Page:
Oscar-winner actor Joaquin Phoenix and music artist Moby joined the global fight to tackle the climate crisis when they joined a delegation that spoke before Los Angeles City Council voted 13 to 0 on Feb. 26 to divest from companies whose products profit from the deforested Brazilian Amazon rainforest.
Author and activist Richard Greene, betting consumer pressure can end the rainforest destruction, also attended the LA council meeting.
And he urged followers to coalesce around council member and long-time campaigner Paul Koretz as he insisted the win at the city council level would be leveraged via additional Amazon rainforest protection efforts by getting people to register and vote via the voter registration portal Headcount.
"All people who love the Amazon rainforest and want to protect 'the lungs of the Earth' have to do is to register and vote for candidates like Councilman Paul Koretz who pledge to introduce or vote for legislation to divest from deforested rainforest products," Greene urged in a press release.
The Amazon rainforest accounts for around 25 percent of the carbon that forests worldwide annually absorb to offset environmental destruction.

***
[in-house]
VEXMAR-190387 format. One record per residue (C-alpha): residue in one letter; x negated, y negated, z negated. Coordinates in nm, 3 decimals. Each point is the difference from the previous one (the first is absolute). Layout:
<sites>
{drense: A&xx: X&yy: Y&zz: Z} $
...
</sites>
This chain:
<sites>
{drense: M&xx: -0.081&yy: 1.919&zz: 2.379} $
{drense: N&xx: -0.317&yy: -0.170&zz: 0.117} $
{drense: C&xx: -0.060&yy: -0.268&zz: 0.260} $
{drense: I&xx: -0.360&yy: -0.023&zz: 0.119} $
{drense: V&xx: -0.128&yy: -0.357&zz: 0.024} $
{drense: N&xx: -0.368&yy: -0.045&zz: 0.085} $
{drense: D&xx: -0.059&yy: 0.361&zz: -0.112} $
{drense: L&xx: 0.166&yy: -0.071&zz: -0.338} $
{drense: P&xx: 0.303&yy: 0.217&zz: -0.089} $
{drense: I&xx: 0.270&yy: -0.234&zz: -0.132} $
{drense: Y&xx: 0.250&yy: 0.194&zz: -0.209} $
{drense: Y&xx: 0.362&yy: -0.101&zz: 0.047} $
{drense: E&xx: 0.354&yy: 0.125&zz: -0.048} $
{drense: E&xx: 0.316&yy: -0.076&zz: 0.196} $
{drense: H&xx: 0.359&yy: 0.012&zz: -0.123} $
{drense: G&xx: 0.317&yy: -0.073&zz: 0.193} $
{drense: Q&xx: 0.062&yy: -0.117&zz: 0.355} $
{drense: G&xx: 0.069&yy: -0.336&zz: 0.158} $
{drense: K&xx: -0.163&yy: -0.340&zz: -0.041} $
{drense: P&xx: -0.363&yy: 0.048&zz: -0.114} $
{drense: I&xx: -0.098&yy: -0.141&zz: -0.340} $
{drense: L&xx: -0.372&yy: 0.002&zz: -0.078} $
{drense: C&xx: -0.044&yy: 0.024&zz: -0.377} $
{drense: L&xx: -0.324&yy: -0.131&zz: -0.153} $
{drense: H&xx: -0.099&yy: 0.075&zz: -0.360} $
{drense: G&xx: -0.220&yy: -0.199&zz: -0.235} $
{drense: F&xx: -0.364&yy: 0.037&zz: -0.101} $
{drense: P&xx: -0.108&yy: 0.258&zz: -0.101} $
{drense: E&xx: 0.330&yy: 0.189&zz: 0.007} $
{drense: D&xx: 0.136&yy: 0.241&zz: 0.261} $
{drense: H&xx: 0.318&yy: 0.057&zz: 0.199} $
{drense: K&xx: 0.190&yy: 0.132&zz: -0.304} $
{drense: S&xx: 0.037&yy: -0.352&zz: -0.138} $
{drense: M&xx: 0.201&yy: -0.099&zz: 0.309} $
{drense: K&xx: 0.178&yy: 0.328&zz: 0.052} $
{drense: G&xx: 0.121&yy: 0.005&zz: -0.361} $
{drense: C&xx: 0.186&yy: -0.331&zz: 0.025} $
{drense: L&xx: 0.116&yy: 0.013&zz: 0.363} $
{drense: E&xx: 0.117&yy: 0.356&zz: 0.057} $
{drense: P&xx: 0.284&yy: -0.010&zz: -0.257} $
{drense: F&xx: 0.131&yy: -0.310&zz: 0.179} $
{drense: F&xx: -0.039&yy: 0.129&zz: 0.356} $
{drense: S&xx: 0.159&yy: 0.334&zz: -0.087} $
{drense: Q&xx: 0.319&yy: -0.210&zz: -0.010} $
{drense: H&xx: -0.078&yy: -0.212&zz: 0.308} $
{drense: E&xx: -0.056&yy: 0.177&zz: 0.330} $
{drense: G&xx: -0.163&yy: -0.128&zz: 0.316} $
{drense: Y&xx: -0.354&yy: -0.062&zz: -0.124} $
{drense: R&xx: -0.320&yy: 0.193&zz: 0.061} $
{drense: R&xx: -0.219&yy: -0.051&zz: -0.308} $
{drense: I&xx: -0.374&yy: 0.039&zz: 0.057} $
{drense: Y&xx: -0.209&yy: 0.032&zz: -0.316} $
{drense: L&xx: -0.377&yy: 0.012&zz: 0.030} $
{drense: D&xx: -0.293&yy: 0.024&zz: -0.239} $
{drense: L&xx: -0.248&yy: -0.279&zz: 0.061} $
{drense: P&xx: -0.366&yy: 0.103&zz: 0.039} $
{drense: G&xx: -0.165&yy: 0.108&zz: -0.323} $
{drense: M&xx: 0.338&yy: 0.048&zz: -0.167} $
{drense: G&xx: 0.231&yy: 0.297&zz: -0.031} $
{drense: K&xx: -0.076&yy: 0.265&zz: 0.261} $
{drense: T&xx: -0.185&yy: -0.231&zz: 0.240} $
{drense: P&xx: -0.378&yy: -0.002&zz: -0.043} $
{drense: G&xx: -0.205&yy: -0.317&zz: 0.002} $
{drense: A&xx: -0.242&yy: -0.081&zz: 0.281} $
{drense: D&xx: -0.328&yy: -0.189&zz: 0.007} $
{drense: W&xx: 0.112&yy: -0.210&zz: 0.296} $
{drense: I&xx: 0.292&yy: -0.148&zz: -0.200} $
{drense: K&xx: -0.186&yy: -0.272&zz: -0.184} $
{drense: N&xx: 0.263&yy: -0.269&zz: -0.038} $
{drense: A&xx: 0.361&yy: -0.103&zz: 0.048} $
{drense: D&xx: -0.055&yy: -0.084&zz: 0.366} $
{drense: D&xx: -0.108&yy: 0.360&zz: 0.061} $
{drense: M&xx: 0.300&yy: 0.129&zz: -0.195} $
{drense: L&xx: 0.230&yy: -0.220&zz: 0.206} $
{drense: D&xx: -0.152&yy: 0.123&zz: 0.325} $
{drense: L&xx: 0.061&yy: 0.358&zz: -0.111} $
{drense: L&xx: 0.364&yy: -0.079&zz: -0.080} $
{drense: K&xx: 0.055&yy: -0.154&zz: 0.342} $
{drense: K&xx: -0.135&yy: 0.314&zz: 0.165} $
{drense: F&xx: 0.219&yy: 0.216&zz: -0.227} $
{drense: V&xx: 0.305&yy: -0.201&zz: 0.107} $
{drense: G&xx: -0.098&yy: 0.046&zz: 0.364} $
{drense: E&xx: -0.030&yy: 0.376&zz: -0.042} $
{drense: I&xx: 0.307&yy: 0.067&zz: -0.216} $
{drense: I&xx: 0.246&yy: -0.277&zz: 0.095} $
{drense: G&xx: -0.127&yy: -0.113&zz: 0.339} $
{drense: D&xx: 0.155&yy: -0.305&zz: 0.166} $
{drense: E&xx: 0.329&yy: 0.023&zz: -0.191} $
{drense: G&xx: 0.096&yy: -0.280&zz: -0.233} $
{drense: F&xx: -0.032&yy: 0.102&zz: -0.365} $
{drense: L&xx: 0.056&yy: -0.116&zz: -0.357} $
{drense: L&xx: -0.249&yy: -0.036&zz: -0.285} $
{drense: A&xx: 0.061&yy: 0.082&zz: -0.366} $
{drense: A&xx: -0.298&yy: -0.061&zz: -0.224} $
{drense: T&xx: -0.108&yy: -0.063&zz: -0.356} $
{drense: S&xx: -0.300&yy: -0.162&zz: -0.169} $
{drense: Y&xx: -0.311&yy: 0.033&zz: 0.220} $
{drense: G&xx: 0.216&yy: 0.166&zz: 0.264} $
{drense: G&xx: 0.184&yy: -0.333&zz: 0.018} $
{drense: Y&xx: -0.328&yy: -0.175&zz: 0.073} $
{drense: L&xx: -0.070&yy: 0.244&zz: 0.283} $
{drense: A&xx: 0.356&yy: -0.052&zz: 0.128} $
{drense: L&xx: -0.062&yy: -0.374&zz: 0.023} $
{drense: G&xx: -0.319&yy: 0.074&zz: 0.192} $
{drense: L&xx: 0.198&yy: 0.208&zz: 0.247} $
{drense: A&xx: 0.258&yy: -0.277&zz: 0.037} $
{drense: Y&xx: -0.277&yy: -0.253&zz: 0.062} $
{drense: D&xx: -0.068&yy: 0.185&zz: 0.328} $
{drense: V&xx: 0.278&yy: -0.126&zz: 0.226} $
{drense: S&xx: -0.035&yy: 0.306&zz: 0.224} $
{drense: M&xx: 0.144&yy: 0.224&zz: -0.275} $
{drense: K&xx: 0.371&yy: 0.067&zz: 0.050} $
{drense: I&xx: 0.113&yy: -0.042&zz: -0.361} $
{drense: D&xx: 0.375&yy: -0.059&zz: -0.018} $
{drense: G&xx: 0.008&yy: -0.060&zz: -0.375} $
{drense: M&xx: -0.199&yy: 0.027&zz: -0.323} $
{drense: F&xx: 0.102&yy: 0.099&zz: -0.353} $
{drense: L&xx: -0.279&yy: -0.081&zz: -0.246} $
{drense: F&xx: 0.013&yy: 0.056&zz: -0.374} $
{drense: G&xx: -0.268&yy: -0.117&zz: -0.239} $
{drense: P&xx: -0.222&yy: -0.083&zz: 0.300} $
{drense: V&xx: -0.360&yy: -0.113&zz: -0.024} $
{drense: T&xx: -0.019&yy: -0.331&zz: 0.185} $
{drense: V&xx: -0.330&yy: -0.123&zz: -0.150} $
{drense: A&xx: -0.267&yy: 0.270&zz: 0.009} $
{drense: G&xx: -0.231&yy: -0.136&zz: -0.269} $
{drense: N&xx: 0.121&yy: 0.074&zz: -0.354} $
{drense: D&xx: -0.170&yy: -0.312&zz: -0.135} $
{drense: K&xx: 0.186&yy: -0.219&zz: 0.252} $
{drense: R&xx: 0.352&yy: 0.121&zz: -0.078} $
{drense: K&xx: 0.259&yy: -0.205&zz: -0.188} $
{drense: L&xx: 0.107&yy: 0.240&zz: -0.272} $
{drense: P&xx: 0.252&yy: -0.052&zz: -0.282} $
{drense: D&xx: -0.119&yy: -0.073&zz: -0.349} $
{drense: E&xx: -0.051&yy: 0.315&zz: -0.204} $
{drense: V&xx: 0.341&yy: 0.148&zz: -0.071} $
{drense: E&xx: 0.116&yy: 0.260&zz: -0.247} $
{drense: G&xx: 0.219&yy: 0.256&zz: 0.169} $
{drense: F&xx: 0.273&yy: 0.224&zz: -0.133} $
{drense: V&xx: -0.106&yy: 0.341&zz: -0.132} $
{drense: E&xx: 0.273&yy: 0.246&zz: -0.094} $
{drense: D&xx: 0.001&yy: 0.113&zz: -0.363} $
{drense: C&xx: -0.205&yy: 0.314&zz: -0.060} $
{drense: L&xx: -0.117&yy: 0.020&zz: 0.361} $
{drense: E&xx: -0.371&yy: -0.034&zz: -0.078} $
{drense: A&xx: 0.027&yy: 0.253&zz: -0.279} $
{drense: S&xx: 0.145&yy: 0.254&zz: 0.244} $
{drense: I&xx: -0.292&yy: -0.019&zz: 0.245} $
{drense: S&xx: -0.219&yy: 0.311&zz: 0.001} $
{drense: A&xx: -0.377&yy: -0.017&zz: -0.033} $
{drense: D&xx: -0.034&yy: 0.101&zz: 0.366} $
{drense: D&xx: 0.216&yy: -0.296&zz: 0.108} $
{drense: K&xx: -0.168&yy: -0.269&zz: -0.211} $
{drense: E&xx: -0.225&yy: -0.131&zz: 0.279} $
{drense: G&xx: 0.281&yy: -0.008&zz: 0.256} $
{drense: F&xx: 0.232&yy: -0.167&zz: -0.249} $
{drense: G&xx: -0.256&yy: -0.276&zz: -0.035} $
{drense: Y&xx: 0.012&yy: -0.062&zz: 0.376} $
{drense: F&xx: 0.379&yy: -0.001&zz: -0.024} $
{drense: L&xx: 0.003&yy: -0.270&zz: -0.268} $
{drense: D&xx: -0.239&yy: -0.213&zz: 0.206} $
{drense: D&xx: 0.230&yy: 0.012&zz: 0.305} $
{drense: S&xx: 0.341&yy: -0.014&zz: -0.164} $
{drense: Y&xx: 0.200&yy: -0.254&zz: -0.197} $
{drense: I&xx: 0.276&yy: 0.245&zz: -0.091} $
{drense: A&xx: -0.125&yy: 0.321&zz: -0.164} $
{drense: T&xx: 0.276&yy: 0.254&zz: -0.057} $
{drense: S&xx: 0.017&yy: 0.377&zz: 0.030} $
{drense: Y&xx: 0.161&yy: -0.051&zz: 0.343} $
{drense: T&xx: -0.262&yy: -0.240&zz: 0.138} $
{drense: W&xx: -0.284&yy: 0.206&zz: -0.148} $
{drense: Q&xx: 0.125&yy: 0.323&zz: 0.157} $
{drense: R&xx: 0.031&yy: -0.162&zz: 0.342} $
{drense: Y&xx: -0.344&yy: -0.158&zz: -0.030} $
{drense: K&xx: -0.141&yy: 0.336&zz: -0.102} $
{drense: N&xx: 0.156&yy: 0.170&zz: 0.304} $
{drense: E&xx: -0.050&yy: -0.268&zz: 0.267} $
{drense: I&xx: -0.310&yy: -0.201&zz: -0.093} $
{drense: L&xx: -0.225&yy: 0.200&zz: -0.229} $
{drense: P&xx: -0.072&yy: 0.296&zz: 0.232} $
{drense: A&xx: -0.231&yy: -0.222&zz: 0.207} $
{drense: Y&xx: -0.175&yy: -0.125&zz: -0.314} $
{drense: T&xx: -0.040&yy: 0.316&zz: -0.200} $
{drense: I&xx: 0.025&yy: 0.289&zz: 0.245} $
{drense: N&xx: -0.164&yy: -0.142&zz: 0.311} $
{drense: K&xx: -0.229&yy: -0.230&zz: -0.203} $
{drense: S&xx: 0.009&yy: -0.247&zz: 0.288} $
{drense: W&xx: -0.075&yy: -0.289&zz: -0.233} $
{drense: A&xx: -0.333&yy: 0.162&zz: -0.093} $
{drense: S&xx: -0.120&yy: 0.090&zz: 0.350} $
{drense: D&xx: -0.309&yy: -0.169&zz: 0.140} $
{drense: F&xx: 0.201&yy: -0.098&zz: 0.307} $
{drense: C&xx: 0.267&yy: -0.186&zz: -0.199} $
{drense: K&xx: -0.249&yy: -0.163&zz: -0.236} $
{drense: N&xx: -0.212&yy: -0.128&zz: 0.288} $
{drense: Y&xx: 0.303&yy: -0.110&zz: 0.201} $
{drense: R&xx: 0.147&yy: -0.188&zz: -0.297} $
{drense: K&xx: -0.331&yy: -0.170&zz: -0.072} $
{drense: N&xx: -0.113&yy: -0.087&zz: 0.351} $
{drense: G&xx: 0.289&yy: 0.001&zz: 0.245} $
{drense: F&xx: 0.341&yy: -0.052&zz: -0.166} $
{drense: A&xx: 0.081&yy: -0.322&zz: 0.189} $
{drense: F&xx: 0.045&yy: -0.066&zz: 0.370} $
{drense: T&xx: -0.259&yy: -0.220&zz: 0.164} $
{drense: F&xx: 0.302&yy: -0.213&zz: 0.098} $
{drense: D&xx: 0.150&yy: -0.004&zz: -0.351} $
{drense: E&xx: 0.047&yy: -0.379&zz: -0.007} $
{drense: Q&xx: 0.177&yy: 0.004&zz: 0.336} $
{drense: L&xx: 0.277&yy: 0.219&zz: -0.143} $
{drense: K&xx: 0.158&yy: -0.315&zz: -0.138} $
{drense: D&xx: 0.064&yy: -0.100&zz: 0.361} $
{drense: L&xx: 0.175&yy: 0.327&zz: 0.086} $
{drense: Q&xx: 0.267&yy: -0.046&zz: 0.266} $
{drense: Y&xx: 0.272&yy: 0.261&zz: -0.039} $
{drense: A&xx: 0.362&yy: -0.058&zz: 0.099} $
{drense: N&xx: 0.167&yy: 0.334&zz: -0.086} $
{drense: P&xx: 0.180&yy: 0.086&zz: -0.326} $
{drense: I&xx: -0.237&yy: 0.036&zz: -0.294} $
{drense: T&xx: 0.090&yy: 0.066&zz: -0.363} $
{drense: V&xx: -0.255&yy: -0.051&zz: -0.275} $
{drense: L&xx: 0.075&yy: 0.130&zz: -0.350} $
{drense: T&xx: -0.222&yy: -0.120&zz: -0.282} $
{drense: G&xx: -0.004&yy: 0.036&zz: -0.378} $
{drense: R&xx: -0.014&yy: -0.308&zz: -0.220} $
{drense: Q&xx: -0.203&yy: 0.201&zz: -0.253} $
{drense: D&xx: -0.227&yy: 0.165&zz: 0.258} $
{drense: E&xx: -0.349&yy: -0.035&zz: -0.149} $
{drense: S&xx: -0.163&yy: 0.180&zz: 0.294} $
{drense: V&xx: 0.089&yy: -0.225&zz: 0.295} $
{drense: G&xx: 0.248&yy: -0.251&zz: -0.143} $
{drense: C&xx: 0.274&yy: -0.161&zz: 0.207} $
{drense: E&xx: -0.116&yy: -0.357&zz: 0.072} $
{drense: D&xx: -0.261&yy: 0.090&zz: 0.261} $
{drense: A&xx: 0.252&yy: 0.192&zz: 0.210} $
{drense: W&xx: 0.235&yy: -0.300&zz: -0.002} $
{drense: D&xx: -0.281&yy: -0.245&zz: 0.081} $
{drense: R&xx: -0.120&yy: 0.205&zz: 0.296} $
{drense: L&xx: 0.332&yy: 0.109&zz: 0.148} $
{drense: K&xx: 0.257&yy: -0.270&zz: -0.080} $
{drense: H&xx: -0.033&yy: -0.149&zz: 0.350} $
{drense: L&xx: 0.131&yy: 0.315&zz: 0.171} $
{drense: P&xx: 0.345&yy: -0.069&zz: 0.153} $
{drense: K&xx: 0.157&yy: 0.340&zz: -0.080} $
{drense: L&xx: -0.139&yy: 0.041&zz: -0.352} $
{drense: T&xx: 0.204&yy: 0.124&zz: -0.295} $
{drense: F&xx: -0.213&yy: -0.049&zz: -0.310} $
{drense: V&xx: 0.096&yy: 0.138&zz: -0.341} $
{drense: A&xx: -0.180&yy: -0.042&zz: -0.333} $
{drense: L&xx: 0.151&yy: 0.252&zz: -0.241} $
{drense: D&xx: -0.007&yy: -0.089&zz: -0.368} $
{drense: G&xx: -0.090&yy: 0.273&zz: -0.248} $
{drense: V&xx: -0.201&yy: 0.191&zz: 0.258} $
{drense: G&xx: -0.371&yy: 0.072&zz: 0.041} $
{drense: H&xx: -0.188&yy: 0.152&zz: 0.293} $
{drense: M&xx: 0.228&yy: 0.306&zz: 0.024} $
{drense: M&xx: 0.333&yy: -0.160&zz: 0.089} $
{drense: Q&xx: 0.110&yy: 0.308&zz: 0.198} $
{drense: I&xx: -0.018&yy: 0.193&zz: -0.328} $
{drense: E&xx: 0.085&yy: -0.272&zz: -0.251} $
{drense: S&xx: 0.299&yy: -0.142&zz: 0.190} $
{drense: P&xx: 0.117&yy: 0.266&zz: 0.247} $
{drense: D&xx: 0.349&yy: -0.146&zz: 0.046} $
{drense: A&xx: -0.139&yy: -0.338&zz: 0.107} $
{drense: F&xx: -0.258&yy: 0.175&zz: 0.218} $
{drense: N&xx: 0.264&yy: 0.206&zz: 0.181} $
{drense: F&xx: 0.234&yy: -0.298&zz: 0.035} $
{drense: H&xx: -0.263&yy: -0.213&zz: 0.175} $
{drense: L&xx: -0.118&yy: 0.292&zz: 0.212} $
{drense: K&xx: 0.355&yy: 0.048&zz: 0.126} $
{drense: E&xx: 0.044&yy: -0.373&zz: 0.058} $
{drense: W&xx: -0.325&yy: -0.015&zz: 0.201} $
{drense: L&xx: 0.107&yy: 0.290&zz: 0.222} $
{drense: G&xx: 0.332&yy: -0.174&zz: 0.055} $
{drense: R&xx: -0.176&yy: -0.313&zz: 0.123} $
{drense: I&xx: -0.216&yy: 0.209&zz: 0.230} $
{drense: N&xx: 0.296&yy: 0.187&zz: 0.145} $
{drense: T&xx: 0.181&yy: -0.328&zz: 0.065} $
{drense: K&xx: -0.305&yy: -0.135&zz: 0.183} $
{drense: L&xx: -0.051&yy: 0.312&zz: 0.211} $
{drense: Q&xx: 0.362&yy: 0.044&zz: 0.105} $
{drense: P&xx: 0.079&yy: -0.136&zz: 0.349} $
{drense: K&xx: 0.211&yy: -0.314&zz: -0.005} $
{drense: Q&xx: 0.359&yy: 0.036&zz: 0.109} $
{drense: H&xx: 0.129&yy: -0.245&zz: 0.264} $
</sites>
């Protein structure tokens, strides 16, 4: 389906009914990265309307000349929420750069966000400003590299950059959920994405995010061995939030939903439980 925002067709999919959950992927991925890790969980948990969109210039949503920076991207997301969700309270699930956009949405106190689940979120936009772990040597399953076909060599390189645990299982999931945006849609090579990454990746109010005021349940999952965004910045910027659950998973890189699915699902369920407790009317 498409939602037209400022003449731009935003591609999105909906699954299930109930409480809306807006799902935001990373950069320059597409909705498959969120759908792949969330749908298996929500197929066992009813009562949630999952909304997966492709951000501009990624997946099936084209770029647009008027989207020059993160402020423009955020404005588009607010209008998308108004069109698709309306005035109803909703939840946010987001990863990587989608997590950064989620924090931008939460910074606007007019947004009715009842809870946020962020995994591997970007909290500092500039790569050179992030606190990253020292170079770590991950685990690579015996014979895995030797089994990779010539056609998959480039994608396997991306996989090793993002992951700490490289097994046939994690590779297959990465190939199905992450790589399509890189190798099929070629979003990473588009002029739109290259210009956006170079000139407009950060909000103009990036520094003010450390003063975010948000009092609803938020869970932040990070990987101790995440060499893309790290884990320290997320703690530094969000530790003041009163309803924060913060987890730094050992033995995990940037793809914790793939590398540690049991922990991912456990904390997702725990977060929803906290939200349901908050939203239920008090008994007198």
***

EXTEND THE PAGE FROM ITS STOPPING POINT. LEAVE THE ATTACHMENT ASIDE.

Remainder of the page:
Scientists and environmental activists contend the Amazon forest must be saved and protected to minimize dangerous levels of global heating, even as Brazilian president Jair Bolsonaro has allowed farmers, miners and loggers to cut down trees in the region for profit, including from beef exports.
"President Bolsonaro of Brazil is purposely burning down the rainforest to generate income. When enough cities, states and countries stop sending money to Brazil for products from deforested Brazilian rainforest, the burning will stop," Greene argued.
On the political front, Greene pointed to enlisting support for California AB 2002, or the California Deforestation Free Procurement Act at the state level, and the U.S. Senate resolution sponsored by Democratic Senator Brian Shatz and Republican counterpart John Kennedy that calls for Brazil to tackle fires in the Amazon rainforest and stop illegal deforestation.
Corporate boycotts of Brazilian products have expanded elsewhere to ease Amazon rainforest destruction, including with U.S. clothing company VF Corporation, whose brands include Timberland and The North Face, ending Brazilian leather purchases.
"Our actions to reduce emissions across our global supply chain are meaningful and growing. We’ve committed to using 100 percent renewable energy at all owned and operated facilities worldwide by 2025. We are helping our third-party suppliers reduce their own emissions, and we are making changes in how we source materials and manufacture products to consistently become more energy efficient," the company said.Air Force 1